Even if you can't adopt, you can help 'Clear the Shelters.'
“We get a lot of kittens in spring and summer because that’s when all the adult kittens are meeting their match,” Damon March, Chief Operating Officer for Humane Pennsylvania said.
Animals often have multiple babies at a time, and March is suggesting that pet owners can help the shelters in a non-adoption way. “With so many animals in the system, it would be really helpful if there were fewer animals out in the community creating puppies and kittens for us to handle.”
In short, if an owner does not intend to keep their pet’s puppies or kittens, March is asking owner’s to spay and neuter their pets.
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March says often times the large numbers of animals in shelters “is because there is some breeding happening at home.”
According to March, there are many low cost, discounted and even free spay and neuter services.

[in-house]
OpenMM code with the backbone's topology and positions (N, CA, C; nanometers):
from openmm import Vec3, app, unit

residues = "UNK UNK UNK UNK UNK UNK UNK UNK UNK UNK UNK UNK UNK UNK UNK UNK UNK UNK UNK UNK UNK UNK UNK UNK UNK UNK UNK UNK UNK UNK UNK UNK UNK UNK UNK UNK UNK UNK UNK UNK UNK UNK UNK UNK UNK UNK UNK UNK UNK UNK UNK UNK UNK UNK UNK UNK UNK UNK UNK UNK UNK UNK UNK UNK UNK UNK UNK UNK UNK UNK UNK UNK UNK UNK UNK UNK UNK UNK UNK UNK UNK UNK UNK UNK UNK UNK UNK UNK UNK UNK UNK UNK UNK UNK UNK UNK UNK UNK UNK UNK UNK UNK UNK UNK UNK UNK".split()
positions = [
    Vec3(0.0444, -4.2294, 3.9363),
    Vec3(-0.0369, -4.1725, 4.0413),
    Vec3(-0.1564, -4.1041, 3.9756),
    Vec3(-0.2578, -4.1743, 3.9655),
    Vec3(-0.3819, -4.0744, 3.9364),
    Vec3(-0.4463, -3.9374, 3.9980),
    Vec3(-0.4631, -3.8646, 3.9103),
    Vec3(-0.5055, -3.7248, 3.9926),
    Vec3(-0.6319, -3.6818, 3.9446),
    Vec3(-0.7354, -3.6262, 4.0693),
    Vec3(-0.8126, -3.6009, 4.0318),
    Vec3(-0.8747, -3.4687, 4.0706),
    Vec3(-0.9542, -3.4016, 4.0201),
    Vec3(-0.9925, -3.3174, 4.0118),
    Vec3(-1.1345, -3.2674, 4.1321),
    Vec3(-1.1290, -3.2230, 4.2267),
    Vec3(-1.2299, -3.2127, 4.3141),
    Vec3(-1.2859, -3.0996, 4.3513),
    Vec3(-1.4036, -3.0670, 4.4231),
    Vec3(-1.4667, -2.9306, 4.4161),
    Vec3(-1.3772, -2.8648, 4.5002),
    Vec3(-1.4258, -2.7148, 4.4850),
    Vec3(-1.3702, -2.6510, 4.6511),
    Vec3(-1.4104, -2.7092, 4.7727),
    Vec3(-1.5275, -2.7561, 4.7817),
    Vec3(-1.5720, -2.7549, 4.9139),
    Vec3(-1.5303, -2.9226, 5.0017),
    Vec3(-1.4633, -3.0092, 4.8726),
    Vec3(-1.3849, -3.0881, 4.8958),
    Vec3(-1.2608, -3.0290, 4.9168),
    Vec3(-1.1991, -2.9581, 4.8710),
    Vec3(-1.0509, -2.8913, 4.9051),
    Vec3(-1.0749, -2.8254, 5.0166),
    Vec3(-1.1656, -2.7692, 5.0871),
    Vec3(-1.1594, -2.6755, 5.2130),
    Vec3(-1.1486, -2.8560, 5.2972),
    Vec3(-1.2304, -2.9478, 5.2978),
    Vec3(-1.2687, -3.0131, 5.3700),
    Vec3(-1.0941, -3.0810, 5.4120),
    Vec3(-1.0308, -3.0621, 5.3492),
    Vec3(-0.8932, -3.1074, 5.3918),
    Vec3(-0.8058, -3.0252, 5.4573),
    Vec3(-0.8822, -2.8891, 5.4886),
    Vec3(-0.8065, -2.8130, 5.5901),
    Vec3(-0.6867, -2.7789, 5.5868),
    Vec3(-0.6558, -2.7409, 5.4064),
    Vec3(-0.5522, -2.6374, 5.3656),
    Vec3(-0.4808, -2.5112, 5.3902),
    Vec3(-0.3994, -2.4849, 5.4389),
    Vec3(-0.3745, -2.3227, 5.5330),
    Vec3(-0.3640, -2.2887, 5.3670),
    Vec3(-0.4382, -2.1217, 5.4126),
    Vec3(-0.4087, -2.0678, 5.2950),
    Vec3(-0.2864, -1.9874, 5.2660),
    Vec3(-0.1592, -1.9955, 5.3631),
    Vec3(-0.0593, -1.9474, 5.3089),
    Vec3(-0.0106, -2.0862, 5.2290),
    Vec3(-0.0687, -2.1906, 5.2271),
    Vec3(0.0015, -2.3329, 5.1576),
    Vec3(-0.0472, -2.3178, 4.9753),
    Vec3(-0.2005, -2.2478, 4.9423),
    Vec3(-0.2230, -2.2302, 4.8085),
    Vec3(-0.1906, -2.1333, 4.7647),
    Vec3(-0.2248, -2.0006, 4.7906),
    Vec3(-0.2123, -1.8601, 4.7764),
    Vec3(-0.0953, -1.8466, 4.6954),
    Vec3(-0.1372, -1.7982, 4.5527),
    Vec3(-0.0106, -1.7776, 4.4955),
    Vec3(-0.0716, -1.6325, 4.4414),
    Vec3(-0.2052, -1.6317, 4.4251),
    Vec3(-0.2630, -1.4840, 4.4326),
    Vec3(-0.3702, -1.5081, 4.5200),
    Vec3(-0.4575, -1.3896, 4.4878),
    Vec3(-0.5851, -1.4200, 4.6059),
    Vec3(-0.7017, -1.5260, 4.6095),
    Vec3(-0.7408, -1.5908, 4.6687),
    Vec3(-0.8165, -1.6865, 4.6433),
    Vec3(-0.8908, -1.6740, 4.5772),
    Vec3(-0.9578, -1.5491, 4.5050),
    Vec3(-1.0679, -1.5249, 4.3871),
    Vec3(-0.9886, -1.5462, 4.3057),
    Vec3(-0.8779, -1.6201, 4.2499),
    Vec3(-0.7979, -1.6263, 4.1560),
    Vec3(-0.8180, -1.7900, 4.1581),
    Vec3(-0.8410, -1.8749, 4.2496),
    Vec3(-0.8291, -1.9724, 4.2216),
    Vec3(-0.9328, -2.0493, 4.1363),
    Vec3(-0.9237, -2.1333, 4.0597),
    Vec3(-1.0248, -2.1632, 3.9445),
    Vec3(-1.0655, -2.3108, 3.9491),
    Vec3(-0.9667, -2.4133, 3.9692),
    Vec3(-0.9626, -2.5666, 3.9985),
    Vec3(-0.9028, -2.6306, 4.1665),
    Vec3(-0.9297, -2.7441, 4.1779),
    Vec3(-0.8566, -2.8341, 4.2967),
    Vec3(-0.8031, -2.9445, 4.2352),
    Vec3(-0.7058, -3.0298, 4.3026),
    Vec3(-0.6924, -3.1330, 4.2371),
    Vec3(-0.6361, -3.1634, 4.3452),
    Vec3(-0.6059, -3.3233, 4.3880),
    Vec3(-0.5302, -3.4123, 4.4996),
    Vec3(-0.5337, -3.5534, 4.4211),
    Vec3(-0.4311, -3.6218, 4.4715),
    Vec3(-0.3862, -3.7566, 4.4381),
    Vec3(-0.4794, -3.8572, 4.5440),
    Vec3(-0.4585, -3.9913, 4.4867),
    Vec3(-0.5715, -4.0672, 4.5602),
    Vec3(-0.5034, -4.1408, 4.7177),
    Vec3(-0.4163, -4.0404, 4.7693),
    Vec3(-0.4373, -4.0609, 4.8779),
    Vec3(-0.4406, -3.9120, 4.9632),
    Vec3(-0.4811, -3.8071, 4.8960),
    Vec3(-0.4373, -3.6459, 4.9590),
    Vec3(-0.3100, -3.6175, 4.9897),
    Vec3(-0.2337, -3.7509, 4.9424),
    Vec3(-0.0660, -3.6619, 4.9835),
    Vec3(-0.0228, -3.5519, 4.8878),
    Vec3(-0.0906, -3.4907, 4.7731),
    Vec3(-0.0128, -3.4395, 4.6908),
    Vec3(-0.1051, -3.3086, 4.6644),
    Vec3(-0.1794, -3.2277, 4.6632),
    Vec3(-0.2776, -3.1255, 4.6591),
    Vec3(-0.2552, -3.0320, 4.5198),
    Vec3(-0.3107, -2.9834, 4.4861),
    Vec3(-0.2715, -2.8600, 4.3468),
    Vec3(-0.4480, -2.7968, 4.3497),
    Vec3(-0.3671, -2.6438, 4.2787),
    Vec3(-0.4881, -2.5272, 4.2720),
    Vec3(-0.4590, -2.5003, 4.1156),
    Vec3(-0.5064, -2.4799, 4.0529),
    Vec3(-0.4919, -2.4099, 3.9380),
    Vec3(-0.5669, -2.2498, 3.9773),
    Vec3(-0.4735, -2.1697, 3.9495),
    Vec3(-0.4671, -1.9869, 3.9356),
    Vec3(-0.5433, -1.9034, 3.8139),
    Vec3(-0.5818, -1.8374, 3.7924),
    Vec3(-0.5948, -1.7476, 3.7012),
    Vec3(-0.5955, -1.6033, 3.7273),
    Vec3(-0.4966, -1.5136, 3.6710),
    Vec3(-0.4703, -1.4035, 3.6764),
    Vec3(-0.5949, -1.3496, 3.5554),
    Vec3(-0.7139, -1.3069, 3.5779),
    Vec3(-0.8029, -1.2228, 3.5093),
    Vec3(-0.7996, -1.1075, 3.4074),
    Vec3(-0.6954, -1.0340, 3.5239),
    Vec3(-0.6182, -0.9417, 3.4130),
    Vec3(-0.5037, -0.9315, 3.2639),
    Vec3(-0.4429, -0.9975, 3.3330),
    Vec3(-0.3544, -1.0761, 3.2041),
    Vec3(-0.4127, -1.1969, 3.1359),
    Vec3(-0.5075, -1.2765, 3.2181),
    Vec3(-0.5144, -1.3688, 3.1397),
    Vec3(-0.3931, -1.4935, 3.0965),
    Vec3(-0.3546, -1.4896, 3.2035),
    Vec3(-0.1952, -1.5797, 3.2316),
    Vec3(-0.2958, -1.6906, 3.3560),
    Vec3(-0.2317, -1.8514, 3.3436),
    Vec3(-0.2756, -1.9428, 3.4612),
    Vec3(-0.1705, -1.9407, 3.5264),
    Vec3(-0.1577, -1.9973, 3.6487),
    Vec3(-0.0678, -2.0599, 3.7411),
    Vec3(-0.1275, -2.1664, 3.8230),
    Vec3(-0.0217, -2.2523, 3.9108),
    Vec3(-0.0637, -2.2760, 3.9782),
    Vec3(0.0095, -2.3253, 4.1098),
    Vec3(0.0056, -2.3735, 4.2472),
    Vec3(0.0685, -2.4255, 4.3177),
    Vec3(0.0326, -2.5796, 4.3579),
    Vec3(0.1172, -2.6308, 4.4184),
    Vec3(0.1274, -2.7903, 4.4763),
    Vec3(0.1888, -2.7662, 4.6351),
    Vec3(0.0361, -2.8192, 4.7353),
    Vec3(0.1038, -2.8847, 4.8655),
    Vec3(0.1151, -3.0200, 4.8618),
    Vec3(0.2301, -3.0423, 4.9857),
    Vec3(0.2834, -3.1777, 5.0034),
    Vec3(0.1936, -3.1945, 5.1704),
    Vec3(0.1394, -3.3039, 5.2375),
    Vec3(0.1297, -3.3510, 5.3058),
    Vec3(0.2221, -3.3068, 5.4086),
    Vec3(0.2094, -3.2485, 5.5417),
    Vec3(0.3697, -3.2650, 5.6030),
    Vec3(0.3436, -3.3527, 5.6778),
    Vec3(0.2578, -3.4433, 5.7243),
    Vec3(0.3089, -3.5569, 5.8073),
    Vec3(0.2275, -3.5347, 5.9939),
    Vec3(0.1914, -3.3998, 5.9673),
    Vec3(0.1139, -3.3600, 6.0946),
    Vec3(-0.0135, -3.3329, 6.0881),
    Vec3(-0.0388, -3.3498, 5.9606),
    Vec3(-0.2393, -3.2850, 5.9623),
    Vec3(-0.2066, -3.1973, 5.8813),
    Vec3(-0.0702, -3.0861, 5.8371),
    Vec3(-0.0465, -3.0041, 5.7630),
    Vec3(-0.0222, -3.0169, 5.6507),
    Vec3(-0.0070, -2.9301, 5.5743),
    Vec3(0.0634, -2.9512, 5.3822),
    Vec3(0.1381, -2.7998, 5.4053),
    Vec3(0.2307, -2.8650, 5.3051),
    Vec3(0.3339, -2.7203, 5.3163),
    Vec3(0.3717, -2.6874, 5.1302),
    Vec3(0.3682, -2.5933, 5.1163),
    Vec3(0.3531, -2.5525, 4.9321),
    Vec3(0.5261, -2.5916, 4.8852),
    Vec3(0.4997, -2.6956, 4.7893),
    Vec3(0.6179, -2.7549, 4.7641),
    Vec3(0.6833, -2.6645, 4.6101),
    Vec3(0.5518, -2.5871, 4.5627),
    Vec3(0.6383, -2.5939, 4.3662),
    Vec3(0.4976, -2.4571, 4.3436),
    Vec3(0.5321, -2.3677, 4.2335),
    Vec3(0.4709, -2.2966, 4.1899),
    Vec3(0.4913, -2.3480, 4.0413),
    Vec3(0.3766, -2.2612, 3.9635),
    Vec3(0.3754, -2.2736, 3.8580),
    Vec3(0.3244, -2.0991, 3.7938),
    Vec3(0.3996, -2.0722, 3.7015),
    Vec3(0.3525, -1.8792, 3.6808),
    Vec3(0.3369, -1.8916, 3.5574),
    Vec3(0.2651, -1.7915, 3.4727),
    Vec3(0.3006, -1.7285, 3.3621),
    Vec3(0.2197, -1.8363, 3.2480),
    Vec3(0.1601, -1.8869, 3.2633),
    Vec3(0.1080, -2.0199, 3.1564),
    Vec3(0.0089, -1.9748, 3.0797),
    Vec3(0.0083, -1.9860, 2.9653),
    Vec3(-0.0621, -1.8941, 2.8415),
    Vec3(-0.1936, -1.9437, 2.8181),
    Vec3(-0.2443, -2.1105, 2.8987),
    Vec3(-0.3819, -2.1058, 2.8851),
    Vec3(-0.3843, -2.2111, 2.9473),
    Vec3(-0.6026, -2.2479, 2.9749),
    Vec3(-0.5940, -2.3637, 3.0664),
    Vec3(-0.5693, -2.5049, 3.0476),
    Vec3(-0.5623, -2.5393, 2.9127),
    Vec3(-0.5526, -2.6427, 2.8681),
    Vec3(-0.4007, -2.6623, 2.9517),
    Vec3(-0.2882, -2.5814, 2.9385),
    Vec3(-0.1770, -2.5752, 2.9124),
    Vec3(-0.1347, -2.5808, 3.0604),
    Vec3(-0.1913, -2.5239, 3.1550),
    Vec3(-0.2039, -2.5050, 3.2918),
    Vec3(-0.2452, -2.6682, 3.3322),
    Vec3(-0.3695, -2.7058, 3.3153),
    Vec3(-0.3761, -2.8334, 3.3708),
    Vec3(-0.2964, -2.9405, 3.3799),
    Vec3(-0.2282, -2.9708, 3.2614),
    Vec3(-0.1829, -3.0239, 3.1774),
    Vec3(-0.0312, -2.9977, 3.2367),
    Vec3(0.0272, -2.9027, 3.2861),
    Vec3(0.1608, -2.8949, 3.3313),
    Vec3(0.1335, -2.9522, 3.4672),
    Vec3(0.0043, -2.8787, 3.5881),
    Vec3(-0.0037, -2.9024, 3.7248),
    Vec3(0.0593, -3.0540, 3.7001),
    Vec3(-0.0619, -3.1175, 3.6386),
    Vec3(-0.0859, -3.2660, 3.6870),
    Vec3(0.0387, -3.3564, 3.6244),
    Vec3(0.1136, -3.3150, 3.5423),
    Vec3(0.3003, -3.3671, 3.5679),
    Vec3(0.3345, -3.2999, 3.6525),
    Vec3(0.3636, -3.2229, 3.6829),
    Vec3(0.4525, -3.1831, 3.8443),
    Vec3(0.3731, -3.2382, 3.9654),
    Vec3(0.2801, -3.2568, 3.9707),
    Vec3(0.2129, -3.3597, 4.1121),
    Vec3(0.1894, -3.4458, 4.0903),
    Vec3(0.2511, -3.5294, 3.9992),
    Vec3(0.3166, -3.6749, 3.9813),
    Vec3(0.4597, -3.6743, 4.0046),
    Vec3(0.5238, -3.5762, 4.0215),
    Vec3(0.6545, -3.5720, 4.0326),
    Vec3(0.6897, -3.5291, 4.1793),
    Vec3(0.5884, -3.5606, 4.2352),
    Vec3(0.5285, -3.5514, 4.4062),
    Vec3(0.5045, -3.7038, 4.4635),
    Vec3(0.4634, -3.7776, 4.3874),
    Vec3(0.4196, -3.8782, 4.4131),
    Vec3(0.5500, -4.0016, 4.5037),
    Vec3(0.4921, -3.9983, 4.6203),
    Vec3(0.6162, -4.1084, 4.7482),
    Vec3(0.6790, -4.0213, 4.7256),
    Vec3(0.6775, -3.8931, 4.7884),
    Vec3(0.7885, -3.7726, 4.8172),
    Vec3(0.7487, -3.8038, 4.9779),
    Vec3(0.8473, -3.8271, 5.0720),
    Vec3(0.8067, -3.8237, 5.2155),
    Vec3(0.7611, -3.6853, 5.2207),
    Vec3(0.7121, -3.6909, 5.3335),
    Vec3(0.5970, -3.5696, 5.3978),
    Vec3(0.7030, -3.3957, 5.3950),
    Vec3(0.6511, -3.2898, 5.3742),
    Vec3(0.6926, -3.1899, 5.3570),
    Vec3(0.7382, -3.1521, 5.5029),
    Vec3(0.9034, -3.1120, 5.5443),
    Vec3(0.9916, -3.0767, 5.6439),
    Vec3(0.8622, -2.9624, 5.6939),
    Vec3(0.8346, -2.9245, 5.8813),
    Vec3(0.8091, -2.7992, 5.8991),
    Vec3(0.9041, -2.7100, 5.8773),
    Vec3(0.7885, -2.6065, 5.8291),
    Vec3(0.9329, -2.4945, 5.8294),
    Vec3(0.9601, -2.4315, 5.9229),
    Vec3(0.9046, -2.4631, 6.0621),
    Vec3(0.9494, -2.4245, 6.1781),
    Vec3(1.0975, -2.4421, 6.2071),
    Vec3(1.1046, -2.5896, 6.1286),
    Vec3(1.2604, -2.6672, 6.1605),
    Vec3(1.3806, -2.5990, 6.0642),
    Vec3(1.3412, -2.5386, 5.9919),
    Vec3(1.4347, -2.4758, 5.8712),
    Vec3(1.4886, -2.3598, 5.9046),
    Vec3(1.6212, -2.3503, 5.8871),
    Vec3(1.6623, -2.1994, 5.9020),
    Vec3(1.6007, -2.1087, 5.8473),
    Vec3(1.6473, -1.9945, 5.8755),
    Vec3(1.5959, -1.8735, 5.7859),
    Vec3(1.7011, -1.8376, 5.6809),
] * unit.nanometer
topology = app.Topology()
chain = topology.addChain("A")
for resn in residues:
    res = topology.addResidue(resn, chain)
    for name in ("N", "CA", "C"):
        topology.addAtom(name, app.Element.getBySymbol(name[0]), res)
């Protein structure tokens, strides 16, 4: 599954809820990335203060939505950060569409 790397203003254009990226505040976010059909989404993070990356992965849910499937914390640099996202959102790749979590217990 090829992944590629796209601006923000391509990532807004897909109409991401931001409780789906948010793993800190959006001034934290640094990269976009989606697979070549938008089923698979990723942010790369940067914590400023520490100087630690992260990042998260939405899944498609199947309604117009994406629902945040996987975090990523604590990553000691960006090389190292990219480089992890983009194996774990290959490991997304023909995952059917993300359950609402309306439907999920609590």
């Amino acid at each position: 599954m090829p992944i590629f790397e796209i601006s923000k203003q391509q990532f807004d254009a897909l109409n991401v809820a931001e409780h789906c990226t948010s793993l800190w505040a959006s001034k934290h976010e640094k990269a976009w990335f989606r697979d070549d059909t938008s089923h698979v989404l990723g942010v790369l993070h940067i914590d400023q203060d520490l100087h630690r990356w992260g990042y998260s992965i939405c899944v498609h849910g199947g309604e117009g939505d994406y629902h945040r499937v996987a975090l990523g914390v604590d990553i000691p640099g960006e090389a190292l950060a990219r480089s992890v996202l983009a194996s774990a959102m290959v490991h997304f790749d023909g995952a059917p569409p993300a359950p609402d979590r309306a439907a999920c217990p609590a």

Another way to help clear the shelters, know what you're entering into with pet adoption. “Most of the time, the animals that we get are because the owner had a different expectation,” March says.
Humane Society of Berks County provides counseling so that the pet adopter knows the adventure their entering into.
Owner responsibility does not only apply to those who own cats or dogs. “A lot of people don’t know that we see a lot of other types of animals as well. Every year we adopt out about 300 animals that are not cats and dogs. One of the most common animals we get are rabbits.”
March has also seen ferrets, guinea pigs, chickens, mice, rats, ducks, snakes, parrots, horses and larger reptiles.
So, March’s blunt advice on how to Clear the Shelters is know what to expect as an owner and spay or neuter your pets.